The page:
Armed with a determination to help provide resources and address the racial wealth gap, Latresa McLawhorn Ryan walks the talk. Now the former founding executive director and first employee at the Atlanta Wealth Building Initiative is embarking on a new venture as founder of Atlanta-based Blackbird Strategy Group. Here she shares insights on using real estate to close the racial wealth gap and advance economic security for Black and brown communities.
Urban Land recently spoke to her about this and other topics.
UL: How can real estate be used to help close the racial wealth gap?
Latresa McLawhorn Ryan: Residential real estate has long been a tool to build generational wealth. As an example, 45 million Americans still benefit from the Homestead Act today, which was established to provide 160 acres of public land, which forced Indigenous Americans from land they held for centuries, to provide an economic mobility engine largely for white Americans. Freed slaves, which were relatively few people at the time, technically qualified, but the Act specifically excluded 2 occupations—agricultural workers and domestic servants, largely preventing freed Black Americans from using this tool of social welfare to establish economic security and wealth. Accordingly, due to historical and structural policies, Black and brown people were largely excluded from that process due to discrimination in the way that the program was implemented.
UL: How are communities impacted when it comes to a pandemic or another major shift in the market?
Ryan: If the cost of your real estate or office space or commercial warehouse space is static, you can plan for that differently. You can control for the management of those outcomes. But if you are at the will of a landlord who may sell without giving you an opportunity to purchase and, therefore, your business is displaced, if there are large-scale rent increases over time, that would impact your projected revenue. You have less of an opportunity to plan for that and to build your business.
UL: What else are developers of color experiencing that is hindering their efforts to be successful in commercial real estate?
Ryan: Another important opportunity is the ability to more openly and fairly participate in the development of commercial real estate and developing successful companies that have the access to capital needed to compete and participate in large-scale deals. There’s an opportunity there that we can close the racial wealth gap. There’s also an opportunity given the current policies. For example, Black developers are often limited to affordable residential real estate transactions versus participating in large-scale commercial development. Opening up opportunities for more Black and brown business owners to participate allows them to also impact the development of their community.
UL: Are there real estate development funds at the institutional level that are earmarking dollars to close the racial wealth gap?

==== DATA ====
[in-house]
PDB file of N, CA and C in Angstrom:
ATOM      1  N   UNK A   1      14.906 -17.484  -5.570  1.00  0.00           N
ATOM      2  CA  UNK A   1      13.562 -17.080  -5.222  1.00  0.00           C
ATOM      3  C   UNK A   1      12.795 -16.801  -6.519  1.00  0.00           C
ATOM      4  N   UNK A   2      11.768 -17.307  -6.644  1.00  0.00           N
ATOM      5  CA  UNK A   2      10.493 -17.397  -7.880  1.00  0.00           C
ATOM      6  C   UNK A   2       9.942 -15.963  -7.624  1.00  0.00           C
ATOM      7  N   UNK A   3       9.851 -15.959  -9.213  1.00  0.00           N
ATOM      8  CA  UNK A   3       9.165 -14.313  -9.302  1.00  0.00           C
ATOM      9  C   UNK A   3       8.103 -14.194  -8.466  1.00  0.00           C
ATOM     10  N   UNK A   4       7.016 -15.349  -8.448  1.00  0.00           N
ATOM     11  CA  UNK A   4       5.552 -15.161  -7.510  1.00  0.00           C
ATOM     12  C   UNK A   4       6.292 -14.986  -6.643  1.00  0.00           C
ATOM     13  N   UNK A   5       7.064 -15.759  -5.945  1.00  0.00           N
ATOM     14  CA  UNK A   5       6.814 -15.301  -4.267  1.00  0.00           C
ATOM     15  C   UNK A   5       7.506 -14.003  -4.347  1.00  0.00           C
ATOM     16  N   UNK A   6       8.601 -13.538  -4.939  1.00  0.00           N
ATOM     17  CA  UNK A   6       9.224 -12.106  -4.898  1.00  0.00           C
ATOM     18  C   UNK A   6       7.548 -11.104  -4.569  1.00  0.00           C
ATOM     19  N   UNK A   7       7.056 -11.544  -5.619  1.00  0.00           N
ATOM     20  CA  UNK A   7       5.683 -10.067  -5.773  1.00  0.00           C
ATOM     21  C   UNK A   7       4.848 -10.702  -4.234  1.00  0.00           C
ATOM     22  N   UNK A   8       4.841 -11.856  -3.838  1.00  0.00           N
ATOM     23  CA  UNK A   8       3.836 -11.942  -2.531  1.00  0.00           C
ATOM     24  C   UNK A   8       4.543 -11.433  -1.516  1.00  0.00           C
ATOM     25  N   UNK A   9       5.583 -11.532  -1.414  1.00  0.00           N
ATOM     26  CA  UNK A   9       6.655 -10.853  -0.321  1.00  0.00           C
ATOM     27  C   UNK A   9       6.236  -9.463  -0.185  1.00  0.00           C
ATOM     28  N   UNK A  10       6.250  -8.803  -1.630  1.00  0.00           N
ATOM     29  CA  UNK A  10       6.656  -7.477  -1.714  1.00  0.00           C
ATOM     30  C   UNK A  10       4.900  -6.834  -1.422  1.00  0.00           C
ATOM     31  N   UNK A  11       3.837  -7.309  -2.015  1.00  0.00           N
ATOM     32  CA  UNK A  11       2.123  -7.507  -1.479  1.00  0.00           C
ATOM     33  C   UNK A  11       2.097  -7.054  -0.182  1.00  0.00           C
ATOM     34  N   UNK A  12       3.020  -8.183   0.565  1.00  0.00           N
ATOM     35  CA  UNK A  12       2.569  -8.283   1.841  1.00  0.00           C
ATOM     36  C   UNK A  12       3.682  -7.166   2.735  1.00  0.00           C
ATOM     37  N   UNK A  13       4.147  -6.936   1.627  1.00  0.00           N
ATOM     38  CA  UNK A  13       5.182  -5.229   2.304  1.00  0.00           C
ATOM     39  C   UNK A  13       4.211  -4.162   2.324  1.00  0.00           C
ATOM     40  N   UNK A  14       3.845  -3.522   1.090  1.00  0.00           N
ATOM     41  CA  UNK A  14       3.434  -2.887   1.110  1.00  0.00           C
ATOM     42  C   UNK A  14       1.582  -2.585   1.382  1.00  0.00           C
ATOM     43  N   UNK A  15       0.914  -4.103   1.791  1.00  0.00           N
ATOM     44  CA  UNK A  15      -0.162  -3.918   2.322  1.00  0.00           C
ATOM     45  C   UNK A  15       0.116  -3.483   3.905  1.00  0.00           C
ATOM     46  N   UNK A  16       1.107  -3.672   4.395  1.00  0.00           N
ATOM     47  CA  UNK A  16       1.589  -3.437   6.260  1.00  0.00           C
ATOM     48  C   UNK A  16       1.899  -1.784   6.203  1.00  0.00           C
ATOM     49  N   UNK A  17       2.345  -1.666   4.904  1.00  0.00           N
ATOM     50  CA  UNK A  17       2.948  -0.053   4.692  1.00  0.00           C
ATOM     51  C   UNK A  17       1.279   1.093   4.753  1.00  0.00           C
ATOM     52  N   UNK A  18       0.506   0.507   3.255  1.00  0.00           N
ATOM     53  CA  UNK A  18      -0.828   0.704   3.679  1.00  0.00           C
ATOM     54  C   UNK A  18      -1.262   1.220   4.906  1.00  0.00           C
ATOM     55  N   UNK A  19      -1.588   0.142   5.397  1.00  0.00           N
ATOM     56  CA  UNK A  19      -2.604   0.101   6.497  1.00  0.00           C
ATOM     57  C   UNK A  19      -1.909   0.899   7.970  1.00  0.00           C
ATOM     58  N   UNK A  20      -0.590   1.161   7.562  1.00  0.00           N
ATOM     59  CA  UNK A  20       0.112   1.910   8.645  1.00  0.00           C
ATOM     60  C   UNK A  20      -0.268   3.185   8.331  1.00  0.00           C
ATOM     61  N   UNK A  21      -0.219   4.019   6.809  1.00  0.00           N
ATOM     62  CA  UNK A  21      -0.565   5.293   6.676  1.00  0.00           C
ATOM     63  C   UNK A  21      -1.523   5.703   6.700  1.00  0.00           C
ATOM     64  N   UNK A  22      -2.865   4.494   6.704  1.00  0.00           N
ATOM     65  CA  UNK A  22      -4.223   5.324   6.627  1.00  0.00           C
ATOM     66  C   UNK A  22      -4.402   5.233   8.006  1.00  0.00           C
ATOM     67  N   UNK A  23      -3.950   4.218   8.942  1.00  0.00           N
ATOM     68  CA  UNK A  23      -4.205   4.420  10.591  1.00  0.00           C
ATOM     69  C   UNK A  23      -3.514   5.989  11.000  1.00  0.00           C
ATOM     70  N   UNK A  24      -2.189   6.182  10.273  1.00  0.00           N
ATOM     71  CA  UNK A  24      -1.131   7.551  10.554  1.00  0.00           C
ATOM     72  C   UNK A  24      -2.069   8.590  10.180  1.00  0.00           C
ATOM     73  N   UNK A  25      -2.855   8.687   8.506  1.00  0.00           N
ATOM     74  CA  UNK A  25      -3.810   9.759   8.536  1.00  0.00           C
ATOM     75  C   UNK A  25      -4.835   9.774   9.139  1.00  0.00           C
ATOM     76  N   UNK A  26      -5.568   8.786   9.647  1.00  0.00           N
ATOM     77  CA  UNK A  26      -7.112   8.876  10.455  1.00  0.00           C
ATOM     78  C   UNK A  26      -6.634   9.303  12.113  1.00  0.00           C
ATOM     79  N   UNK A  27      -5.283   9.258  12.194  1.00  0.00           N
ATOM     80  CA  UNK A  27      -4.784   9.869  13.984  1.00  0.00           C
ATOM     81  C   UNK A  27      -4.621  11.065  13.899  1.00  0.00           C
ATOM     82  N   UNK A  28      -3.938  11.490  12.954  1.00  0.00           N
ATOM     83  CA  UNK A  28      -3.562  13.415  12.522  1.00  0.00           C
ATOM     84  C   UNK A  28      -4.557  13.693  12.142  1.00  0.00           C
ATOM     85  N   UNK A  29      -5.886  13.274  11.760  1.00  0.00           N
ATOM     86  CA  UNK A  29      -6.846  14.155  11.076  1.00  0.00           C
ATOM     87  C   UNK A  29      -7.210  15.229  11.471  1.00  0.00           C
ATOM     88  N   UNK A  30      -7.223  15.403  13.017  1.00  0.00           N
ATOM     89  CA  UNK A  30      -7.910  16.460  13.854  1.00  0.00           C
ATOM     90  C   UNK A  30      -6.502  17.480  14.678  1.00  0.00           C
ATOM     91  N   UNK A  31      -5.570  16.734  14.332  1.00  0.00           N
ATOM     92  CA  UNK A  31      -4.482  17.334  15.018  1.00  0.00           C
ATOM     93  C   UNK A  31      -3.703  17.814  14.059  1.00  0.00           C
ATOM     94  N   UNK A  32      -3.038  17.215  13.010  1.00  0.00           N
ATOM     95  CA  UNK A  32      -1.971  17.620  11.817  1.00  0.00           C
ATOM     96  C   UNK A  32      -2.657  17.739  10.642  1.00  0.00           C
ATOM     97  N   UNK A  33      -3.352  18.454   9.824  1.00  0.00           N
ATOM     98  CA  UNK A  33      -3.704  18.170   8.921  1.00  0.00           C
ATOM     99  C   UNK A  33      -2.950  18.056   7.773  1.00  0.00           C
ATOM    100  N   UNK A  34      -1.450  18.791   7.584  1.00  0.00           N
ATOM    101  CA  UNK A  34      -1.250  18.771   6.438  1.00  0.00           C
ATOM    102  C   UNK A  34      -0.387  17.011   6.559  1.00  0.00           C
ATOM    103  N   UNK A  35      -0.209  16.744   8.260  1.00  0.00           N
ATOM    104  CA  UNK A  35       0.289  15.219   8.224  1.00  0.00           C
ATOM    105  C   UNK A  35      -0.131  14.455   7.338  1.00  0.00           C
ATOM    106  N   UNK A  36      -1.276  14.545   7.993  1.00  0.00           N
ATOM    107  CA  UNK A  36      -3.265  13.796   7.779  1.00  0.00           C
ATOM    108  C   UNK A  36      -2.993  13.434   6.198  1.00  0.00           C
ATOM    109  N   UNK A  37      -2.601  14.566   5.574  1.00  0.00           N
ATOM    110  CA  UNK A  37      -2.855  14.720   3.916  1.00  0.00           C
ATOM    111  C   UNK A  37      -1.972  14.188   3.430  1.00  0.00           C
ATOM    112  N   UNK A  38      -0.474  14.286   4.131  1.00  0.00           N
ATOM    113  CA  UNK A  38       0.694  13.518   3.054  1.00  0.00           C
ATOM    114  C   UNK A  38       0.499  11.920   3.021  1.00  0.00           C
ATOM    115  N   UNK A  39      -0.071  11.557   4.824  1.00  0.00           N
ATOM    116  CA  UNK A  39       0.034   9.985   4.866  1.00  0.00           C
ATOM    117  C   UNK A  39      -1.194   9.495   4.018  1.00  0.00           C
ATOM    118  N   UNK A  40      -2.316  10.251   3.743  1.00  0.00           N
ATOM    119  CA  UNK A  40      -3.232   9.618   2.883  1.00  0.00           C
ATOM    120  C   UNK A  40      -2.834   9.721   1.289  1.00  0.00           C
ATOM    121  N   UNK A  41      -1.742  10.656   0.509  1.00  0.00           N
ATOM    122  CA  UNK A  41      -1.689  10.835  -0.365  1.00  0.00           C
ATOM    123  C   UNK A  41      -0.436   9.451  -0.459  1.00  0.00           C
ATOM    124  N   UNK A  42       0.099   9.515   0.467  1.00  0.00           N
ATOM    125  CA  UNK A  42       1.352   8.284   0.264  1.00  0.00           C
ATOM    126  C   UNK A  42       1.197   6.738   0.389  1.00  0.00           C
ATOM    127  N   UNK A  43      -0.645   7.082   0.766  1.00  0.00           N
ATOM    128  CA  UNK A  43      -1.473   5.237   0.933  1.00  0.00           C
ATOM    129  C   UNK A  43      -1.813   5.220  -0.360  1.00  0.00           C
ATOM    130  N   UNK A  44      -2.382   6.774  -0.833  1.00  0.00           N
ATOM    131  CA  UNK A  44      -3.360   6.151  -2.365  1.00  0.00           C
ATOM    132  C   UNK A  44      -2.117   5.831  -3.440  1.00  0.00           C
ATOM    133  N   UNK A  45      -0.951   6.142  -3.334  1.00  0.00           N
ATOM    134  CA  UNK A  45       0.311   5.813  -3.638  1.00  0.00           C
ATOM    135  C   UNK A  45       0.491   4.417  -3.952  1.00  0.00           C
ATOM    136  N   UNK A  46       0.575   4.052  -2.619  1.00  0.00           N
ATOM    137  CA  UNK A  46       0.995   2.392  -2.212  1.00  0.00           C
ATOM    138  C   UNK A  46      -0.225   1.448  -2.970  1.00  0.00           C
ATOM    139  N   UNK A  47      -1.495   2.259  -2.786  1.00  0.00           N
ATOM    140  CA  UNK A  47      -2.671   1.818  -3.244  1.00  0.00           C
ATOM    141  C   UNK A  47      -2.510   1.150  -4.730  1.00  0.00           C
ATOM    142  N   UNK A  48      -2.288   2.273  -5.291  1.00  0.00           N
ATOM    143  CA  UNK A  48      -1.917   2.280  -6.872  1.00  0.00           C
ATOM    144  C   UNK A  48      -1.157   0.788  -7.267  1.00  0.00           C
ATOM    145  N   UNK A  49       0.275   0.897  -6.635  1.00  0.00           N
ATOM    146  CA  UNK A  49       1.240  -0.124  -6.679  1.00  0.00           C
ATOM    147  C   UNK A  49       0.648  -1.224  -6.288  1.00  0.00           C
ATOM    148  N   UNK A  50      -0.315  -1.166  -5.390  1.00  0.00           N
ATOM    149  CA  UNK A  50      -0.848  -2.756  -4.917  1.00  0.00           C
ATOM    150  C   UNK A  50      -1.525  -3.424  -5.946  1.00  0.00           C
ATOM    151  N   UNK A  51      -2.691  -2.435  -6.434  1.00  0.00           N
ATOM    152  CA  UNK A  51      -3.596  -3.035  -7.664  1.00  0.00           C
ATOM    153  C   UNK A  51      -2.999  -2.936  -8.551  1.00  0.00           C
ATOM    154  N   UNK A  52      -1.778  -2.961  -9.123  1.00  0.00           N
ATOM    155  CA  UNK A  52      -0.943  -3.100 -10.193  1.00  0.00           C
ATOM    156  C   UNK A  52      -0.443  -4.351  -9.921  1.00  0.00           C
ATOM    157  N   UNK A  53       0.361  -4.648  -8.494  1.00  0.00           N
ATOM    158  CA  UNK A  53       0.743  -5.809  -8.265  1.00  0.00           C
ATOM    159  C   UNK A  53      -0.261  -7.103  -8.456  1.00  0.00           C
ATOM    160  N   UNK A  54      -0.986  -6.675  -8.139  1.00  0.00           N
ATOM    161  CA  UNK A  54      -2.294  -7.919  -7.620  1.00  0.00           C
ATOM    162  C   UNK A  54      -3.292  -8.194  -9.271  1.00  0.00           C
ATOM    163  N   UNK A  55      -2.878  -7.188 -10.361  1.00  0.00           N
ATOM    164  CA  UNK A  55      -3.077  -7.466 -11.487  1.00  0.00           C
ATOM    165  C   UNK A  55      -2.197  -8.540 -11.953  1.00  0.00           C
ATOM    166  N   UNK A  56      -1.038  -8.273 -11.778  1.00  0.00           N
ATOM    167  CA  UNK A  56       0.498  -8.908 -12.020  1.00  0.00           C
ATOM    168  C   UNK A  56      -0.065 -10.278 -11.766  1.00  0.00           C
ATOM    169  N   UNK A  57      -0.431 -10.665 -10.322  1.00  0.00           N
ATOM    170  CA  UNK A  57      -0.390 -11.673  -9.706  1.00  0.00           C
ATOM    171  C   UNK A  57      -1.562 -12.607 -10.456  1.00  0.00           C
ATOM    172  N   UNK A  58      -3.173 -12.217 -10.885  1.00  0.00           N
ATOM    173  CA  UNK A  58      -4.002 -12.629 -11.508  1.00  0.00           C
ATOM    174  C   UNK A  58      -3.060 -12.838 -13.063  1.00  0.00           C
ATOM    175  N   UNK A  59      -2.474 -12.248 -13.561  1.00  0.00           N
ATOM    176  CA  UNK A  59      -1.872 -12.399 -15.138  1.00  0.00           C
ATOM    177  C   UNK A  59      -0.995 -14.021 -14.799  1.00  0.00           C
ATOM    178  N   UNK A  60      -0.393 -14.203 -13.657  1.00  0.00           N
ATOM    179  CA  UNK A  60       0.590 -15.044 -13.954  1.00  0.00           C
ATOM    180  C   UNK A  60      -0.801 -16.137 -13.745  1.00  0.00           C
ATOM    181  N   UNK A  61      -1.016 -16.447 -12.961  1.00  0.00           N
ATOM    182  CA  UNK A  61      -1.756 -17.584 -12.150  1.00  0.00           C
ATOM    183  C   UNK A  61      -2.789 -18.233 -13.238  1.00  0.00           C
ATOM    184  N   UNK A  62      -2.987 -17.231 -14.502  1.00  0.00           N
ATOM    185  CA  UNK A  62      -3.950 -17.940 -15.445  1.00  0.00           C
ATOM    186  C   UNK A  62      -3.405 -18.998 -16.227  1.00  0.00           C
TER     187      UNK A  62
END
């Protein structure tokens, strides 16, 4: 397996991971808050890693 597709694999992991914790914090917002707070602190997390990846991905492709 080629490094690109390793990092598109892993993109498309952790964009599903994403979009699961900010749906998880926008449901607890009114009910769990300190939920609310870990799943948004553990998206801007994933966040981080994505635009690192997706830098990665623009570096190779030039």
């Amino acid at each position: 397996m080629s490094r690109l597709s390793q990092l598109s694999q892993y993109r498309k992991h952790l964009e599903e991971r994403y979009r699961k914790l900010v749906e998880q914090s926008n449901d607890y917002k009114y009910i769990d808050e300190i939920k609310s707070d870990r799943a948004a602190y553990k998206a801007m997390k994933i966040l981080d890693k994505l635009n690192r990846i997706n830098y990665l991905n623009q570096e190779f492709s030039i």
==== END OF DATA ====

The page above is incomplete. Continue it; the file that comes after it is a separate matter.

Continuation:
Ryan: Absolutely. JP Morgan through its Entrepreneurs of Color Fund has done that in various communities across the country. It’s specific to commercial real estate. There are partners like Prudential that has a very ecosystem centered approach to their interaction with the community and real estate is a part of that. The Rockefeller Foundation has participated or has funds set aside for that. Fifth Third Bank is another. In Atlanta, for example, they have been an important partner for the Grove Park Foundation in building out that community. Additionally, I participated in designing a program with Wells Fargo to set aside a large amount of funding that addressed the need for affordable commercial real estate. That design and request centered around feedback we were receiving directly from the community who were business owners who were impacted and consistently being displaced from the communities where they built their companies.
So the idea is to create opportunities for businesses to both age in place as well as grow in place, which is really important as commercial centers become less affordable, and those legacy businesses are forced to move further out to continue their businesses. NCRC’s community development fund is an outstanding example as well. It’s a Community Development Fund, that it is really, in my opinion, the premier example of equitable community-centered CDFI funding. LISC also has a fund centered around commercial real estate and providing opportunities for businesses to own their property and grow and build upon their property.
UL: What do people need to keep in mind overall when it comes to creating opportunities in commercial real estate?
Ryan: Real estate can be a great equalizer and a great divider. Anyone who has purchased real estate or developed real estate has likely seen that firsthand. As projects are built and completely transform neighborhoods for the better, more amenities are provided. It sparks economic growth, in general, for communities, but this opportunity needs to be community centered and inclusive about that practice, creating equitable opportunities to participate but also equity requires opportunities for communities to give voice to what that looks like.
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